It's usually a mistake to leap to conclusions after a tragedy like the suicide of Aaron Swartz. I know nothing about the details of the case or his state of mind apart from what I've read in newspapers and online. But my unguarded reaction is that the story does seem an instance of reckless prosecutorial excess, and that the prosecutors bear some responsibility for his death.
Aaron's death is not simply a personal tragedy. It is the product of a criminal justice system rife with intimidation and prosecutorial overreach. Decisions made by officials in the Massachusetts U.S. Attorney's office and at MIT contributed to his death. The US Attorney's office pursued an exceptionally harsh array of charges, carrying potentially over 30 years in prison, to punish an alleged crime that had no victims.
Let's put the worst possible construction on what Swartz did. In other words, don't claim that no crime was actually committed (which is at least arguable); don't call it a harmless prank (as one might be inclined to); forget that JSTOR wanted to take the matter no further once its files had been returned, and that Swartz wasn't acting for personal gain; ignore the issue that he was aiming to highlight -- the question whether it's right to keep scholarly work, undertaken partly at public expense, behind a paywall; never mind that JSTOR has now granted limited free access to its documents. Assume what Swartz did was simple, selfish, unmitigated theft, as the prosecutors appear to think. Even on that ethically brainless view, the charges and threatened penalties were so disproportionate as to be quite unhinged.
But here's the point: Under the present dispensation, they're actually rational. That's why Swartz's family is right to impugn the wider criminal-justice system.
By and large, American prosecutors no longer fight their cases at trial. The new dispensation is justice by plea bargain. The more savage the penalties prosecutors can threaten, the more likely the defendant (guilty or innocent) is to speed things along by pleading guilty and accepting a light penalty. According to the Wall Street Journal, Swartz was offered the choice of pleading guilty and going to jail for six to eight months, or else going to trial and taking his chances. The multiple counts and their absurdly savage sentences are best seen, just as the family said, as instruments of intimidation.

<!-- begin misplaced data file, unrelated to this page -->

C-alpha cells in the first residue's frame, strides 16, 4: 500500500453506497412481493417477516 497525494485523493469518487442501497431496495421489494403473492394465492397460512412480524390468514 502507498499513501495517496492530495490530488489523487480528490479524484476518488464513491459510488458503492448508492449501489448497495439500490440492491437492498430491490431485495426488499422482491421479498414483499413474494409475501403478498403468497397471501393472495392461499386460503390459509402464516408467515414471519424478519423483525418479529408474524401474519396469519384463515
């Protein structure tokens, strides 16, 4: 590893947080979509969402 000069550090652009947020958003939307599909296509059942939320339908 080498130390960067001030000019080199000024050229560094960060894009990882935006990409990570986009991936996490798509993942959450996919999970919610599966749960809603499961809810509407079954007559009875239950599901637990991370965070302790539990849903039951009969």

The prosecutor's bottom line, apparently, was that Swartz had to go to jail. In my conception of criminal justice, the prosecutor's role is to establish guilt, not pass sentence. Juries have already been substantially dispensed with in this country. (By substantially, I mean in 97 percent of cases.) If prosecutors are not only going to rule on guilt unilaterally but also, in effect, pass sentence as well, one wonders why we can't also dispense with judges.
"There is no one in the United States over the age of 18 who cannot be indicted for some federal crime," said John Baker, a retired Louisiana State University law professor... "That is not an exaggeration."
And if a prosecutor should turn his righteous all-powerful gaze on you, you're done for. In this system, everything depends on the moderation and good sense of prosecutors. We see how well that worked in the Swartz case. Most no doubt strive to live up to those standards, but what about the ones that don't? Where's the accountability? What about crusaders for "justice" with half their minds on their next career in politics?
At a conference I attended recently, I vented my preoccupation with rogue prosecutors, an ever-proliferating criminal law and the vanishing rights of the accused on a fellow attendee--a lawyer and former prosecutor. When I'd said my piece she said, "But you have to remember that nearly all of the people who are prosecuted are guilty." For half a second I thought she was joking and I started to laugh. But she wasn't joking.